With golf course maintenance equipment more reliant than ever on technology, hacking into onboard computer systems is a source of concern.
John Deere recently invited 20 college students from around the country to try to do just that.
The week-long event called the Cyber Tractor Challenge was part of the company’s efforts to proactively find and address vulnerabilities within its operating systems while also attracting some of the best talent in the world.
"We have a room full of bright engineers who are aspiring embedded software engineers as well as security hackers," said John Kubalsky, business information security officer for tech stack and cloud.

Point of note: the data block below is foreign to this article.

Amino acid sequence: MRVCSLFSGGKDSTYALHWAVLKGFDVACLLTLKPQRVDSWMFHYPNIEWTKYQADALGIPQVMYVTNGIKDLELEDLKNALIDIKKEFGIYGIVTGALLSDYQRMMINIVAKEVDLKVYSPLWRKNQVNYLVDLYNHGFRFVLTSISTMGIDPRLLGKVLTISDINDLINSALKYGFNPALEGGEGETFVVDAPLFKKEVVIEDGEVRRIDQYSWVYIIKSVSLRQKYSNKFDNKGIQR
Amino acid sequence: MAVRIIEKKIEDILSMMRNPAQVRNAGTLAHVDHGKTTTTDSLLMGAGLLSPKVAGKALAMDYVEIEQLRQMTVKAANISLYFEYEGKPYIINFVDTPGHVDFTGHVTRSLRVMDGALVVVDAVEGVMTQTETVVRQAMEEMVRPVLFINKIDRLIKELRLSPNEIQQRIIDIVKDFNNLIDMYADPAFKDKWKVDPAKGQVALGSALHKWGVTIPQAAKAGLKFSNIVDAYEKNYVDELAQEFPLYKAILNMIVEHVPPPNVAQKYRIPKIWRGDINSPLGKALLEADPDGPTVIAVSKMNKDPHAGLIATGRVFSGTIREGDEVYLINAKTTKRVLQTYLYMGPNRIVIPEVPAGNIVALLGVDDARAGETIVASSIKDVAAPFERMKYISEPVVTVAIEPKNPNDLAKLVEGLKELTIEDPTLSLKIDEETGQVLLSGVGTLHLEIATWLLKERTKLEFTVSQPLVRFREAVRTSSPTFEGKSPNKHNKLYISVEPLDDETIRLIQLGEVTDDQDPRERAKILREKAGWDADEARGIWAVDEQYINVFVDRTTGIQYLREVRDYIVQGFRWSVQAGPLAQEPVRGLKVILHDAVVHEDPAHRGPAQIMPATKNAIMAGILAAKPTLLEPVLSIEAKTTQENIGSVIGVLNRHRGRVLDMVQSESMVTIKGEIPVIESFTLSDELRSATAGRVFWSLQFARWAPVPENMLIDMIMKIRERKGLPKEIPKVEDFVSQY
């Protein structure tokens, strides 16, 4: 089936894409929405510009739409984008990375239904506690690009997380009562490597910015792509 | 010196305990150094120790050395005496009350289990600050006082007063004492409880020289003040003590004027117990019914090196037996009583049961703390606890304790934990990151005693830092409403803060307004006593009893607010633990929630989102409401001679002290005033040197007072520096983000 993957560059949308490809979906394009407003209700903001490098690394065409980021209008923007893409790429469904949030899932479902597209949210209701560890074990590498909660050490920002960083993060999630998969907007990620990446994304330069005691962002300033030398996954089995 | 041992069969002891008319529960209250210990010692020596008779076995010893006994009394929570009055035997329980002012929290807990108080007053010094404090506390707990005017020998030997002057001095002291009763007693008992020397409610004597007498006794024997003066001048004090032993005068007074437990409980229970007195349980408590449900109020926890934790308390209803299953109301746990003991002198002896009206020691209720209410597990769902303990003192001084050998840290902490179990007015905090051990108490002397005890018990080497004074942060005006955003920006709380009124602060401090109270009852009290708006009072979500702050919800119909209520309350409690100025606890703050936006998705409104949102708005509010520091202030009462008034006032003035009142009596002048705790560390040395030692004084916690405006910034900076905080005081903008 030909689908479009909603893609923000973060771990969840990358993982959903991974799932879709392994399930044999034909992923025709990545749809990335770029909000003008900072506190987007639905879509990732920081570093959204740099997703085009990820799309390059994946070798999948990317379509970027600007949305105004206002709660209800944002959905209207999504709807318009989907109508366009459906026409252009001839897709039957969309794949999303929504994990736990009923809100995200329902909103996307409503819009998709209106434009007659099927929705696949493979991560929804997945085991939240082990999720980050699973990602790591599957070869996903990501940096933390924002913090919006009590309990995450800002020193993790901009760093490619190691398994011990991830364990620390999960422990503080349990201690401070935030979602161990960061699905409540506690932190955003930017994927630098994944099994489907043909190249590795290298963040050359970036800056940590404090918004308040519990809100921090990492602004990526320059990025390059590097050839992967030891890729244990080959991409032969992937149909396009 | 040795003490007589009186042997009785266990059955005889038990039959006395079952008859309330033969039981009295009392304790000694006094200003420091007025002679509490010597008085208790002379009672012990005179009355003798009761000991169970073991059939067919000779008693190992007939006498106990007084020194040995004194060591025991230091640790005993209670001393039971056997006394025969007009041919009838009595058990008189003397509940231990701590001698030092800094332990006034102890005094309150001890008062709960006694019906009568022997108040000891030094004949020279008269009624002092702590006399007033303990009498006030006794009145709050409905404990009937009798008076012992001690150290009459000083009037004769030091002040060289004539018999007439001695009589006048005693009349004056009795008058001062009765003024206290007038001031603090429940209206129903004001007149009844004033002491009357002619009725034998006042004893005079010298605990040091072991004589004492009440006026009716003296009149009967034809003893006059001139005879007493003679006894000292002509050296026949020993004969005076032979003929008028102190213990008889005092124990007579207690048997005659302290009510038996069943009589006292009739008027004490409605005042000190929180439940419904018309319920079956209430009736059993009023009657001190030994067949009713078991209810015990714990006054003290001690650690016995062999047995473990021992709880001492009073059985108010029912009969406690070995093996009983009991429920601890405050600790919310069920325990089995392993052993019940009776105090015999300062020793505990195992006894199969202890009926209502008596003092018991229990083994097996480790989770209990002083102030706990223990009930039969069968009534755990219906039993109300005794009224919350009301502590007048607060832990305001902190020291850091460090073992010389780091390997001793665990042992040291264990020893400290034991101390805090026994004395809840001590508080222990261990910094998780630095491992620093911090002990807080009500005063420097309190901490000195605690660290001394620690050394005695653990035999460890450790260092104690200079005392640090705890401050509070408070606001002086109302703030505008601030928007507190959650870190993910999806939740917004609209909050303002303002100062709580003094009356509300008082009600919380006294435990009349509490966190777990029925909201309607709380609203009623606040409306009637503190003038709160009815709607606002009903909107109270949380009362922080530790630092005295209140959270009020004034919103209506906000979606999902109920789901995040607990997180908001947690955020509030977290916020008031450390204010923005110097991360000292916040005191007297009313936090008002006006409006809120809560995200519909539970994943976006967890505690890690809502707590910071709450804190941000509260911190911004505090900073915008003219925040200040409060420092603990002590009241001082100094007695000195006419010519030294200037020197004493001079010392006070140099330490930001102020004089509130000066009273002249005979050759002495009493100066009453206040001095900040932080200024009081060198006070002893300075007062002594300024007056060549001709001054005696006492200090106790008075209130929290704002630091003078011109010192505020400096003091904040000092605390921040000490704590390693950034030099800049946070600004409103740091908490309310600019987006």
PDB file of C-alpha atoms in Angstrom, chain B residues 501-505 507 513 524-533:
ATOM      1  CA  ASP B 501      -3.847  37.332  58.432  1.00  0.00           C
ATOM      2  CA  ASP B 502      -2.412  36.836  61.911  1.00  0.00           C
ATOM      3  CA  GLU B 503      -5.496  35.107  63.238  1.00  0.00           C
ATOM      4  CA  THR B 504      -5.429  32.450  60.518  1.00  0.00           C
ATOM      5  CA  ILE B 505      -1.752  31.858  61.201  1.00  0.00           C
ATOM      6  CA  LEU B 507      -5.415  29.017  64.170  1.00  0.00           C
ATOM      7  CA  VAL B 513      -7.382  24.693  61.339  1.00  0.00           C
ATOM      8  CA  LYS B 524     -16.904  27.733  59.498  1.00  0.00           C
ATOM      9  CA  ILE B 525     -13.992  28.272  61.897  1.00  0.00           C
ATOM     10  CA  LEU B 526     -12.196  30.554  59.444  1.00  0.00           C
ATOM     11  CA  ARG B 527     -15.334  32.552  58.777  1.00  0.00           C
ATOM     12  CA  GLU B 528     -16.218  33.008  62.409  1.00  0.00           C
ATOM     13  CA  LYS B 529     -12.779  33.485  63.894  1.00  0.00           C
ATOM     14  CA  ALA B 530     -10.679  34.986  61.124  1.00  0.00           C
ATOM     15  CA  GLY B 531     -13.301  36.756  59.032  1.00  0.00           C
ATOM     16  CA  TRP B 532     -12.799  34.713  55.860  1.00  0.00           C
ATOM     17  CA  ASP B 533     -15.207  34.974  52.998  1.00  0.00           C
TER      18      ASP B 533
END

The students, whose experience ranged from undergraduates to PhD candidates specializing in the fields of computer engineering, electrical engineering, industrial technology and cyber security, were excited by the opportunity to work with us.
"I have some experience in the ag-tech industry, so it's relevant to what I already know," said University of Illinois student Josh Park. "And it would just be fun hacking tractors. That's fun."
Kubalsky said the first-year event is a great way for Deere to find people with the skills the company needs.
"There is a real need for people that have the talents that they have to come and help us find where there might be some holes or opportunities in our products," Kubalsky said, "so we can button those up, continue to be that premiere ag equipment and technology producer, and keep our customers safe in the field."